The History of Willie Nelson’s Famous Guitar, Trigger

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    The History of Willie Nelson’s Famous Guitar, Trigger
    Published: November 17, 2021

    Willie Nelson at the Heartbreaker Banquet in Luck, TX in 2015. Photo by Suzanne Cordeiro / Shutterstock.

    Few guitars have such a storied history as Willie Nelson’s Trigger. The country music legend and noted marijuana advocate has been playing the Martin N-20 Classical since he was just a young outlaw in the year 1969. The guitar has been with him for over fifty years and he has played it on every album, and during every live performance ever since he got it. That’s over 10,000 concerts and over 85 studio albums, by the way.

    The story begins, oddly enough, with Nelson’s previous guitar, an 800C Electric Classical that was gifted to him by the piano company Baldwin, in 1968. Nelson and his band had a show one night in 1969 at the John T. Floore Country Store in Helotes, TX, and it was broken when a drunk dude stepped on it after Willie placed it in its case at the foot of the stage.

    Nelson sent the busted guitar to his old buddy Shot Jackson, a luthier based in Nashville. Jackson told Willie that the instrument was damaged beyond repair, and instead offered him the Martin N-20 that was soon to become known as Trigger.

    While Willie wasn’t a huge fan of the bulky neck on the Baldwin guitar, he was a huge fan of the sound generated by the pickup, the proprietary Prismatone piezoelectromatic that boasted six ceramic sensors, allowing the guitar to be amplified with a stereo cable similarly to an electric guitar.

    Prior to this technology, the only way to get an amplified sound out of an acoustic guitar was to play into a microphone, which obviously has its drawbacks when paired with a backing band of amplified guitars.

    Willie Nelson at the US Festival in Devore, CA, June 1983. Photo by Michael Tweed / AP.

    Shot Jackson told Willie that he could rig up the Martin with the Prismatone pickup so that amplify it in the same way he could with the Baldwin, plugged directly into the C10 amplifier that they had also gifted him. That was all Nelson needed to hear. He agreed and purchased the instrument for $750, sight unseen.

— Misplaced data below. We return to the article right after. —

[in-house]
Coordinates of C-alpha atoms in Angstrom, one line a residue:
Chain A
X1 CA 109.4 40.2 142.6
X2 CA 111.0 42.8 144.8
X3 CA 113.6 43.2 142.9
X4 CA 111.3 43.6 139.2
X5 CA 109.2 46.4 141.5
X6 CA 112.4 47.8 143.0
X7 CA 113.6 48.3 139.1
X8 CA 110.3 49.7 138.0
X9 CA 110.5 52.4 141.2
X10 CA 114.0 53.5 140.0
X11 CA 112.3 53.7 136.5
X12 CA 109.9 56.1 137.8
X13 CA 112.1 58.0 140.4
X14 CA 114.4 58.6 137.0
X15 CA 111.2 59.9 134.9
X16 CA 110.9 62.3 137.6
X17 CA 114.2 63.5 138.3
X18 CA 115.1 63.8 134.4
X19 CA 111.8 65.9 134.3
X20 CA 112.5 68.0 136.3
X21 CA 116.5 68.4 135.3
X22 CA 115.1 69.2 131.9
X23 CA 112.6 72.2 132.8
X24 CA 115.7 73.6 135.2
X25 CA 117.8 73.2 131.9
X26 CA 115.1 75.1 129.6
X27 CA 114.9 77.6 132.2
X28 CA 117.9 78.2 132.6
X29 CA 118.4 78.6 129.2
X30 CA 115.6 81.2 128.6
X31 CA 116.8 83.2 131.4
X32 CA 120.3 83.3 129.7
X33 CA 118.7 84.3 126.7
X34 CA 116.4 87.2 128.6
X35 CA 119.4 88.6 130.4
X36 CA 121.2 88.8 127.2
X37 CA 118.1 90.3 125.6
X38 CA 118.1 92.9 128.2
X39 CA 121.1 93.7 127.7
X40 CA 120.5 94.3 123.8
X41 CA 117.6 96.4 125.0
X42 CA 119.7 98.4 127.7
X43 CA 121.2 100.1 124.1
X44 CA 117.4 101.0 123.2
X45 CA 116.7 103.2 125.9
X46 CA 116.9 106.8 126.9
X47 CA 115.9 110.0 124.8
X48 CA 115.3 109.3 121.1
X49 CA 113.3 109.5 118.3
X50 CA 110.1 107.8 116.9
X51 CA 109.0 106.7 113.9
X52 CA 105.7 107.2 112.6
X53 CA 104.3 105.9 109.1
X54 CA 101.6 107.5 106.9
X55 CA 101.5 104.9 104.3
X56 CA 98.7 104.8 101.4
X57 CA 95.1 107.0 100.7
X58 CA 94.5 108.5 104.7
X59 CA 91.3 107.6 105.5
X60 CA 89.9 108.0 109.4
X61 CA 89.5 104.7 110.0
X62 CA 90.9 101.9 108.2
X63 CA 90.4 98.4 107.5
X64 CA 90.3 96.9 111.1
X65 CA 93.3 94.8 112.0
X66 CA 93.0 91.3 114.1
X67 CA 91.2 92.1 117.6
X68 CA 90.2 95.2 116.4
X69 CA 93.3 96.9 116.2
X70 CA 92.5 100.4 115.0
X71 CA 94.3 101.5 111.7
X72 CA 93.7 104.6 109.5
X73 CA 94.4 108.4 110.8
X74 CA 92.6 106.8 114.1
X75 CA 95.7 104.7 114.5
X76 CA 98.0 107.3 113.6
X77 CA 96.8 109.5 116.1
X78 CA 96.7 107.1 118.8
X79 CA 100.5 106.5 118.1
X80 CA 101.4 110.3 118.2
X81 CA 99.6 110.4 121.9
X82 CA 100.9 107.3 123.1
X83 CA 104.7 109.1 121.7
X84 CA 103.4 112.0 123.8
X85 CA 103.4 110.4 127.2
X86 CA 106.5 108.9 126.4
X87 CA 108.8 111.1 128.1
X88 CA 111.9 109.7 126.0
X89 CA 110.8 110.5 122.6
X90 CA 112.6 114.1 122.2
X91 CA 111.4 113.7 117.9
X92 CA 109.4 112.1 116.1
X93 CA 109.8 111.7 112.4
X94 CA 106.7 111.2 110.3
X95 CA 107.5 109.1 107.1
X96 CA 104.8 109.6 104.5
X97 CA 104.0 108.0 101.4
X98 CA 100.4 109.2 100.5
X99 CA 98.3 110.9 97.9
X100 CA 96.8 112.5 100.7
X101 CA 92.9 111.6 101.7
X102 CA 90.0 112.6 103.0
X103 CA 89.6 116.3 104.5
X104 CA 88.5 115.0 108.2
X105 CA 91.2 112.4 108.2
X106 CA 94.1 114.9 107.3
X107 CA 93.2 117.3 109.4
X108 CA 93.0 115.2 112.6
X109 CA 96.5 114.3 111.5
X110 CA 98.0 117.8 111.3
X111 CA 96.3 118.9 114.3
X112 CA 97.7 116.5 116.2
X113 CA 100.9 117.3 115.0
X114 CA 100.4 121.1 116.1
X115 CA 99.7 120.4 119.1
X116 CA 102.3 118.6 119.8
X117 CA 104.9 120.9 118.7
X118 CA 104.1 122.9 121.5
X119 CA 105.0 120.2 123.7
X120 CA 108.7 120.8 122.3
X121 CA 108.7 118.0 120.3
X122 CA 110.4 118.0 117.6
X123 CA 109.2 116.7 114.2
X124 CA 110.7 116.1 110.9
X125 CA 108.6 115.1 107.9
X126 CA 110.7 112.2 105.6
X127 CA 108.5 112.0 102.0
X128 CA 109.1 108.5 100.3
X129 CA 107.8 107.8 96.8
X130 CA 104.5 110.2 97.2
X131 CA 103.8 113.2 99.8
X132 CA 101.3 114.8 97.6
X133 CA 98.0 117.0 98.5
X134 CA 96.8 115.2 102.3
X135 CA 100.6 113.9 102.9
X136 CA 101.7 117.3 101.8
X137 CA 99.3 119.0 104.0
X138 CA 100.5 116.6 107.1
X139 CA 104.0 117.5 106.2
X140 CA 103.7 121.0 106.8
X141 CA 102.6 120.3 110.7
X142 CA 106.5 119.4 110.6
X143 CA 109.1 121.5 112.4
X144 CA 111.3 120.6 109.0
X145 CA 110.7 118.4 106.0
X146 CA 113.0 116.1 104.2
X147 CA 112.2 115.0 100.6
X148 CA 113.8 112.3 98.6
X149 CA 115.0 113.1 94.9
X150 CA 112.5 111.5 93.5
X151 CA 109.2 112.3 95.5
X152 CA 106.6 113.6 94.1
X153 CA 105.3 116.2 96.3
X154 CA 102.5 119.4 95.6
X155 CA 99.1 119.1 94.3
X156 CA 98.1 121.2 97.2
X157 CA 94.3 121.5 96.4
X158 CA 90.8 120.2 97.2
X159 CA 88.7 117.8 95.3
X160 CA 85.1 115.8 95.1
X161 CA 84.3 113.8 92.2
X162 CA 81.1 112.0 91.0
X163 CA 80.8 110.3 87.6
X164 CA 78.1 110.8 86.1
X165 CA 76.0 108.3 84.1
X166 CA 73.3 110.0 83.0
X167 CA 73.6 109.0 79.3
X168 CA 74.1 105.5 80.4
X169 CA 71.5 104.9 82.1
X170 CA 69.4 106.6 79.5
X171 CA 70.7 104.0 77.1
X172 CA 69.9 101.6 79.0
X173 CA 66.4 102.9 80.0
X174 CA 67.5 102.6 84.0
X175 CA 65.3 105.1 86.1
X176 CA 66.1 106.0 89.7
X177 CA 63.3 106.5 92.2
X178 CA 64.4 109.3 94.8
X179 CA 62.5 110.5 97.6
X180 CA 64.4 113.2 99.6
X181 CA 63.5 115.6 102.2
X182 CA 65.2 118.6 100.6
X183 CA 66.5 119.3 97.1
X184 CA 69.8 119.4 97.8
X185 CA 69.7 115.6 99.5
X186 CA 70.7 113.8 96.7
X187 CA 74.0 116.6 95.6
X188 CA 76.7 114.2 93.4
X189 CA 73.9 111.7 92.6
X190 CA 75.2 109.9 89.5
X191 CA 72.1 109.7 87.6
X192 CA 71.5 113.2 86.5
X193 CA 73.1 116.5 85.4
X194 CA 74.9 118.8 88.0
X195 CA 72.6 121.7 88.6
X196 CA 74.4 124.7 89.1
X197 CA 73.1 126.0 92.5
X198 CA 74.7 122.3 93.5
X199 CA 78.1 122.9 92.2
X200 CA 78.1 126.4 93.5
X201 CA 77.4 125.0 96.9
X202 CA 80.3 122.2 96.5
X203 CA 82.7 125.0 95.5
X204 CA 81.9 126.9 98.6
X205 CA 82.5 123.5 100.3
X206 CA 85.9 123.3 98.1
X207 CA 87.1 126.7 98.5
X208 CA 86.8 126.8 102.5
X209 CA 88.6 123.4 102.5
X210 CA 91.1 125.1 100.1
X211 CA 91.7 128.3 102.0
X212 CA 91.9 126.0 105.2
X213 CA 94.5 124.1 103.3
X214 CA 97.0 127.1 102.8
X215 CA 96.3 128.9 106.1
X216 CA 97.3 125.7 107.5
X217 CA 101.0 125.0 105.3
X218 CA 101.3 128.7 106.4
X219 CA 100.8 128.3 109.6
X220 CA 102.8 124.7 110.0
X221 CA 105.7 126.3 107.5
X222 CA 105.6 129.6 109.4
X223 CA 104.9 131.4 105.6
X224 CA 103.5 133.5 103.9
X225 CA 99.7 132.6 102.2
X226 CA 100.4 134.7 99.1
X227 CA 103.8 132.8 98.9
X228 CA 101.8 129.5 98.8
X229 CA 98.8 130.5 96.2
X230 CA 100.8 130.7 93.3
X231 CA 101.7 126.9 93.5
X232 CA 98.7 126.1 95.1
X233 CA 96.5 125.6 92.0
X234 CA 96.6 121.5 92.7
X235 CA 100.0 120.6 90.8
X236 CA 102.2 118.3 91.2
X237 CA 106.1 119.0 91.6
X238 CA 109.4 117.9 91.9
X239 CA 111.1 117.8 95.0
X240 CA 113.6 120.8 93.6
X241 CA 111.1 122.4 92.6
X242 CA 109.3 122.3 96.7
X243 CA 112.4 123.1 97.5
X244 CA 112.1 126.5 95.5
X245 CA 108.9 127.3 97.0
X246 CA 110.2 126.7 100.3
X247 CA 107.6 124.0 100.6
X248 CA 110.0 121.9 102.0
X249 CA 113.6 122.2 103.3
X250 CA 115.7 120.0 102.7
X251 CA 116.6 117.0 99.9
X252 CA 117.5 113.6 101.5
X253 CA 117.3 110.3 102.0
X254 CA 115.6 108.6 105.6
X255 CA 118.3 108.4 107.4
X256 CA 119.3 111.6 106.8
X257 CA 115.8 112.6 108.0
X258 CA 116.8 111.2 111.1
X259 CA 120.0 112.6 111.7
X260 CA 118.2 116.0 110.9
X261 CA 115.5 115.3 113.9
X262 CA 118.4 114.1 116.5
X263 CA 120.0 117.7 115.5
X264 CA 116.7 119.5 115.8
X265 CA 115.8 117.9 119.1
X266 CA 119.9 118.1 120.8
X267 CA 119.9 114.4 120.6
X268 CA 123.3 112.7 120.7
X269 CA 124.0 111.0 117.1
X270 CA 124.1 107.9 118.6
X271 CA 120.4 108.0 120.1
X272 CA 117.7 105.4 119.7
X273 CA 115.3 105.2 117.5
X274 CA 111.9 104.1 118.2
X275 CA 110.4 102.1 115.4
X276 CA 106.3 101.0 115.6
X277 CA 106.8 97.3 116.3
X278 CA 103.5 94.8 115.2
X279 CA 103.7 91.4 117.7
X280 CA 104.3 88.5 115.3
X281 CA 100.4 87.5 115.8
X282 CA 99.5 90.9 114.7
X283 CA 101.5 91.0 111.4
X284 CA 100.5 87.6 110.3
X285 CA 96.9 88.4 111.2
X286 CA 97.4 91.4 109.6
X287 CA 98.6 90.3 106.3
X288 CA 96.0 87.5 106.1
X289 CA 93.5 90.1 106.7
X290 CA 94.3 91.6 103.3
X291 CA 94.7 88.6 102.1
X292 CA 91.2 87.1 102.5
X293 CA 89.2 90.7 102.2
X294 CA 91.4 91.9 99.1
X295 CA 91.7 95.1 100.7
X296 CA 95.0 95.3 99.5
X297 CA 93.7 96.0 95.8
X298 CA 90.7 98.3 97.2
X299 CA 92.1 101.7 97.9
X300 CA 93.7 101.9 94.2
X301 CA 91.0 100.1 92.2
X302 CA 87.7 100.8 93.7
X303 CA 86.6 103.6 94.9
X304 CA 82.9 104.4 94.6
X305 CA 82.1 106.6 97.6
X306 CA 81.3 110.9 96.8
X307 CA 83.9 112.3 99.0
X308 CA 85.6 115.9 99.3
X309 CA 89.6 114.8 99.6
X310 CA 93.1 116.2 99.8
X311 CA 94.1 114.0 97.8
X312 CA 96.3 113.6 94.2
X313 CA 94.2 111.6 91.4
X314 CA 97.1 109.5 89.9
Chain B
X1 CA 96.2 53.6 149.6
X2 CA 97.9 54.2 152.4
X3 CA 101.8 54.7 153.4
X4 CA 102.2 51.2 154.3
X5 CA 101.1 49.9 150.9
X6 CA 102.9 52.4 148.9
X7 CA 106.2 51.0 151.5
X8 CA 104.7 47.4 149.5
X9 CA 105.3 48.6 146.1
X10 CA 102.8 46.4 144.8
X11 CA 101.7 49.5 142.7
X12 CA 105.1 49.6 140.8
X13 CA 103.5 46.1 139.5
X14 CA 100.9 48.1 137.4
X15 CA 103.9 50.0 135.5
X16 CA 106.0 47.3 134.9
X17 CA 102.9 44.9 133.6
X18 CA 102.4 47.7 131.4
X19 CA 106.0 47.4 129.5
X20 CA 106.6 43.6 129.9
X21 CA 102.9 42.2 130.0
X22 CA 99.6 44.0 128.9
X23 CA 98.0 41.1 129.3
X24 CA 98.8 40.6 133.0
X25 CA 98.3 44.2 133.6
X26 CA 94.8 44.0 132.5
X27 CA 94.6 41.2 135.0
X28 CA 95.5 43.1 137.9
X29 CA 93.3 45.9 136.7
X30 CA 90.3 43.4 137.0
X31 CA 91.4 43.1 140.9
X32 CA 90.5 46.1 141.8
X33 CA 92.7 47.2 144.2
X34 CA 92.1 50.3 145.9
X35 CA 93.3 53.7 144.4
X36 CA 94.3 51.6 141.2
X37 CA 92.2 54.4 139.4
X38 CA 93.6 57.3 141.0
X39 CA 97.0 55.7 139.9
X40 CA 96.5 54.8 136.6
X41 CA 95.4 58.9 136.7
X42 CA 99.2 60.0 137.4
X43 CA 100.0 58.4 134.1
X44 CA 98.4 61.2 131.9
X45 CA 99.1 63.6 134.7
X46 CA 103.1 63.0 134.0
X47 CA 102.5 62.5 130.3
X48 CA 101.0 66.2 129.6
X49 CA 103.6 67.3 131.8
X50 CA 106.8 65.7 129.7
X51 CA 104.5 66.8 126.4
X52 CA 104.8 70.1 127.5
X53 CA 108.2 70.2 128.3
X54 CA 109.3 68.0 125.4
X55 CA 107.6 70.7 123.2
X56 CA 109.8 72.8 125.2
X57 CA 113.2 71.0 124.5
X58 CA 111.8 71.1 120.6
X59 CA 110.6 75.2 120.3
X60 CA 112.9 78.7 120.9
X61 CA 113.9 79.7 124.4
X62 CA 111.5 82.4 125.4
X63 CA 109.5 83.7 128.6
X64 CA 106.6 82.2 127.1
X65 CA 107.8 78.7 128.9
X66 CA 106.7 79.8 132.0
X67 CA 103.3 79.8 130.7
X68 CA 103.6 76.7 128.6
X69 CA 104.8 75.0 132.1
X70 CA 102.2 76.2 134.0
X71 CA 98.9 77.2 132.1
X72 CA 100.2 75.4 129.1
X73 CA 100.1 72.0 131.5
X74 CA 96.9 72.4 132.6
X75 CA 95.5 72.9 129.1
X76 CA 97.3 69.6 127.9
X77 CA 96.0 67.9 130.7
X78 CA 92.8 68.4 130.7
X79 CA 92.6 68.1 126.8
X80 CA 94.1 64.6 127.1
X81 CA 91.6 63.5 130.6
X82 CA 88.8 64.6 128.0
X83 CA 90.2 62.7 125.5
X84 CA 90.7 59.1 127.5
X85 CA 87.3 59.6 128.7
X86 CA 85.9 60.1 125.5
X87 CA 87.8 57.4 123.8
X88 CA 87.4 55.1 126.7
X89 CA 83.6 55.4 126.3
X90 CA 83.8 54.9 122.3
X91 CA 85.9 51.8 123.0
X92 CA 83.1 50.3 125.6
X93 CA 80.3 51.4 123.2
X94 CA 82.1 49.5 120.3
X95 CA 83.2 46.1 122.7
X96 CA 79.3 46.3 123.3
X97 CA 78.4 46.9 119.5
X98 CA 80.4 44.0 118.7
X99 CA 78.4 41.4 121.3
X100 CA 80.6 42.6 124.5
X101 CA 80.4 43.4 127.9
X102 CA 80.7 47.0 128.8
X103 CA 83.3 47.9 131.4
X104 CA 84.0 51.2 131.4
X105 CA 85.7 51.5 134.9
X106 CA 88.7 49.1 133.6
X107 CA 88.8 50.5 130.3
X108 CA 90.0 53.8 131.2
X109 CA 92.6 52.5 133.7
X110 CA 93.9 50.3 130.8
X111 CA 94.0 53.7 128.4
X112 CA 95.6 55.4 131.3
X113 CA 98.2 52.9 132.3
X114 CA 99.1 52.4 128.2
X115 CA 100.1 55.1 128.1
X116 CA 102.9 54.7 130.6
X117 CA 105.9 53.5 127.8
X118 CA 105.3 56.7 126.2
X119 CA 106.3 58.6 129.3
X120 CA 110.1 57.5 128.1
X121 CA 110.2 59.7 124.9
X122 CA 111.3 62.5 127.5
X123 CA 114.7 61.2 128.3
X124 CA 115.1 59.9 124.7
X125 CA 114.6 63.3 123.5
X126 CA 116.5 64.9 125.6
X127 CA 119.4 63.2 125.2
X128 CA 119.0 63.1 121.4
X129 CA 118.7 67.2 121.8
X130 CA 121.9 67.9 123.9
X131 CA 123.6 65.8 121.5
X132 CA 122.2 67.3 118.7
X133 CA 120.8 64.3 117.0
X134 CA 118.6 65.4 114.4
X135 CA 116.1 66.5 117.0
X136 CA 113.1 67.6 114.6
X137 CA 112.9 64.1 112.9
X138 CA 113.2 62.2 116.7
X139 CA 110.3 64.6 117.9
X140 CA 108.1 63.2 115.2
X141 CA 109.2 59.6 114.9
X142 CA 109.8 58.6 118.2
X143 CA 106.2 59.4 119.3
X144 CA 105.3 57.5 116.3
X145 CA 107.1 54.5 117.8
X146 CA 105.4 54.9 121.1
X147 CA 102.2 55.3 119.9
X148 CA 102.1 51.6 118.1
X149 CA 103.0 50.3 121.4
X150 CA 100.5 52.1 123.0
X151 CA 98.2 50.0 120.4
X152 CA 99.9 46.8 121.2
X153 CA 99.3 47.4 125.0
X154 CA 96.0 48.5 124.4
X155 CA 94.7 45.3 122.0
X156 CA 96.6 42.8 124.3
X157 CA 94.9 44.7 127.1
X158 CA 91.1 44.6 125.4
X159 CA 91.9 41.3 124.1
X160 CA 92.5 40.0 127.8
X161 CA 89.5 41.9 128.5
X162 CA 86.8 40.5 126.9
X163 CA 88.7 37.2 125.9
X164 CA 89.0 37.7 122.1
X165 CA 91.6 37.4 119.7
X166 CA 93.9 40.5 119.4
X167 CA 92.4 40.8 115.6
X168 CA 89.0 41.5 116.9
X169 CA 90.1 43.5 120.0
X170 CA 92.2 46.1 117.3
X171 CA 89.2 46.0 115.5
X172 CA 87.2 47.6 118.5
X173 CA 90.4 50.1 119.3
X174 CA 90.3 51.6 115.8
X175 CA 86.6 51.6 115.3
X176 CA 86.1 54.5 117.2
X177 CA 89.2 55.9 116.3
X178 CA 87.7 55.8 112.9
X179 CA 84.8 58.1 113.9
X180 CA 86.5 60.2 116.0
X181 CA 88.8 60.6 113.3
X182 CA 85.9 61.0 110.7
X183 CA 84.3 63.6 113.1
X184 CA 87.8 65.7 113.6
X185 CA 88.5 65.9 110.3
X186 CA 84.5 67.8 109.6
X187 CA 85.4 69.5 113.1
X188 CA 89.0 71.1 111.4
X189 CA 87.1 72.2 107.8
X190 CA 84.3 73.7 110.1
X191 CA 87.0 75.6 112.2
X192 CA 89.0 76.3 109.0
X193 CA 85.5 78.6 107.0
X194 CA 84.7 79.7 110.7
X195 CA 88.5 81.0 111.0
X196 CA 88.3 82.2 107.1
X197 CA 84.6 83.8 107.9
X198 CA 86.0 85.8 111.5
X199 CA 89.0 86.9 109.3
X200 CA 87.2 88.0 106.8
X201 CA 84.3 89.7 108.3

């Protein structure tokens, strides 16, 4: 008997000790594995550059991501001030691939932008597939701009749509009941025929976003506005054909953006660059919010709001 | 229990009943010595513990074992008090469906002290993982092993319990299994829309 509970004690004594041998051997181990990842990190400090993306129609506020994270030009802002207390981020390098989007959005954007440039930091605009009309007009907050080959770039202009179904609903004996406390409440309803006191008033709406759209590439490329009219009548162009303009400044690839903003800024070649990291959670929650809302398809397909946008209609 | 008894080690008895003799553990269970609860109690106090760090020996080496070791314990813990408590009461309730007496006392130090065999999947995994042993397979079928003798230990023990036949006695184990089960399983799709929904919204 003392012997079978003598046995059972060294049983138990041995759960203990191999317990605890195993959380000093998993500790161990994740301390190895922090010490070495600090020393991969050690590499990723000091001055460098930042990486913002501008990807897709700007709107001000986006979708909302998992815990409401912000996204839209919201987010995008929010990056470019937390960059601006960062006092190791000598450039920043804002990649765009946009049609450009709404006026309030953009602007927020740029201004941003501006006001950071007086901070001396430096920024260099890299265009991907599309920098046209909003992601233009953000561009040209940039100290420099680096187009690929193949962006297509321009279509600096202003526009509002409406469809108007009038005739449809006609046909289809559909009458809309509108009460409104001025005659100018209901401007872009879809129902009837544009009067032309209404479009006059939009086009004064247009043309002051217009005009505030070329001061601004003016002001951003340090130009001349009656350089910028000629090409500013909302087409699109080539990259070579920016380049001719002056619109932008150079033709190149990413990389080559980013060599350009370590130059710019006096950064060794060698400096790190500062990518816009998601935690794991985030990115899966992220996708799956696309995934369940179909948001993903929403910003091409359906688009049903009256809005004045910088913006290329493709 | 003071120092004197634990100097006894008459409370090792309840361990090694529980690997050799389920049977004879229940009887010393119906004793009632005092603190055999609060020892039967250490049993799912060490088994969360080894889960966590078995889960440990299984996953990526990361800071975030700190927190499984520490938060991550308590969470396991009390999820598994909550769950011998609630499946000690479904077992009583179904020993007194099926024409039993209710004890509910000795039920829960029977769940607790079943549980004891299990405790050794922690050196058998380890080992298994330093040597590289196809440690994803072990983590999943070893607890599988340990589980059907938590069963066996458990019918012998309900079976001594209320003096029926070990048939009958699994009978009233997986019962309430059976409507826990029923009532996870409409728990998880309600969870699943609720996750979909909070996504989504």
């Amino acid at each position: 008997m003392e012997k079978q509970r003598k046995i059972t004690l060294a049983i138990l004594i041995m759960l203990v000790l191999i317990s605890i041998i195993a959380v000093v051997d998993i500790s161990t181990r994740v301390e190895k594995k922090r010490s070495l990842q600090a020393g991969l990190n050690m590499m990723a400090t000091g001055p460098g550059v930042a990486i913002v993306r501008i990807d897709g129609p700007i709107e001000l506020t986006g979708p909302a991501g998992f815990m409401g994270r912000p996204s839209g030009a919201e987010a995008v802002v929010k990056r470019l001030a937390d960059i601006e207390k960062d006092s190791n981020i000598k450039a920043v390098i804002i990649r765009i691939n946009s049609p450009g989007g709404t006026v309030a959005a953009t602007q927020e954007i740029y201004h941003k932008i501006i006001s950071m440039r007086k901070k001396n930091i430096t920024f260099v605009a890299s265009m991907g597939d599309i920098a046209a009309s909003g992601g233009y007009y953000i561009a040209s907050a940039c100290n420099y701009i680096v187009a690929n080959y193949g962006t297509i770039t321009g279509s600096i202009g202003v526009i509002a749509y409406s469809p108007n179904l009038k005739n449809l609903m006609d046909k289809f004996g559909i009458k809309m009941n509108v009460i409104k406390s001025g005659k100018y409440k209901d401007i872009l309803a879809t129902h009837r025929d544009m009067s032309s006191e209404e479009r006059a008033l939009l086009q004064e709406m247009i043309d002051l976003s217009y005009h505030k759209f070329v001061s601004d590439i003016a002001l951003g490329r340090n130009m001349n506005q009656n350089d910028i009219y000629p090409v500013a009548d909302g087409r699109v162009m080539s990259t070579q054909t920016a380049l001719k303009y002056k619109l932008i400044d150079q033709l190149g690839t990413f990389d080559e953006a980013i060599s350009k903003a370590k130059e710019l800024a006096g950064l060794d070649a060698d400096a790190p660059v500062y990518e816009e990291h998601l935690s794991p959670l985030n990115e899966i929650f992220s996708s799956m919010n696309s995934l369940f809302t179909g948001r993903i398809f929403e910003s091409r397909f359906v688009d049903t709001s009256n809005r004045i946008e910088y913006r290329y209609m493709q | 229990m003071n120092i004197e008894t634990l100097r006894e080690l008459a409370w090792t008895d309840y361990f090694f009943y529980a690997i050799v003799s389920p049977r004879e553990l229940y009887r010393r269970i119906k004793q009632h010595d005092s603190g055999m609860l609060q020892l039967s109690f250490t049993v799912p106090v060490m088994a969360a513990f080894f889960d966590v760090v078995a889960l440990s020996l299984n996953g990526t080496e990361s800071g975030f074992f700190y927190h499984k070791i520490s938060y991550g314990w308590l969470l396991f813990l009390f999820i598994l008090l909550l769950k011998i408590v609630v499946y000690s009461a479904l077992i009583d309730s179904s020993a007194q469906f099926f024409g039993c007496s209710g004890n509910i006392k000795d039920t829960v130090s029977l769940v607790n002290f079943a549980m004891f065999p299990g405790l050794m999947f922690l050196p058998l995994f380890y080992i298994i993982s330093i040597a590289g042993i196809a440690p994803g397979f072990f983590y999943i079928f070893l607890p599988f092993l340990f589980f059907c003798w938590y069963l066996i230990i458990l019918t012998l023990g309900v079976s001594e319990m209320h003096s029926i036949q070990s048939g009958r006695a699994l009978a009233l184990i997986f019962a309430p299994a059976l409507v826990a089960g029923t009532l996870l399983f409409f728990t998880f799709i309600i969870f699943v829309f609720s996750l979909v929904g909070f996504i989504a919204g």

Thus, Trigger was born. Though Willie did not name it until years later.

    When he first got Trigger, it didn’t look much at all like the beat-up and ragged old guitar that it has become today. It was still a crisp, clean amber color, without the recognizable hole worn through beneath the fret board or any of the other scars that it has acquired over the years, though it did have the sound that Willie was looking for – one that was inspired by the great songwriter Django Reinhardt.

    Willie had not owned Trigger very long when a fire broke out at his home in Ridgetop, Tennessee, not far outside of Nashville, in the winter of 1969. The house burned to the ground along with everything in it (including some unreleased masters), but not before Willie rushed back inside to rescue two very important items: his now-famous guitar, Trigger, and a pound of some real good weed.

    This turned out to be a major life-changing event for Nelson, because while he was a respected country singer in the Nashville scene, and he had enjoyed some early success with his songwriting, he wasn’t happy with the direction that the country music industry had taken.

    Willie’s house burning allowed him a fresh start, and it was when he moved back to his home state of Texas in 1971 that his career, and thus the story of his trusty old axe Trigger, truly started to blossom.

    The first album on which Willie Nelson played Trigger was 1973’s Shotgun Willie, his Atlantic Records debut, containing now-classics “Shotgun Willie” and “Whiskey River”. He has since played the instrument on every single studio album that he has released.

    In 1974, Willie performed in the pilot episode of the television series Austin City Limits, which is now the longest-running music series in television history, on October 17th, 1974. The entirety of his performance is available on Youtube these days, and I’ve included a stream of it below.

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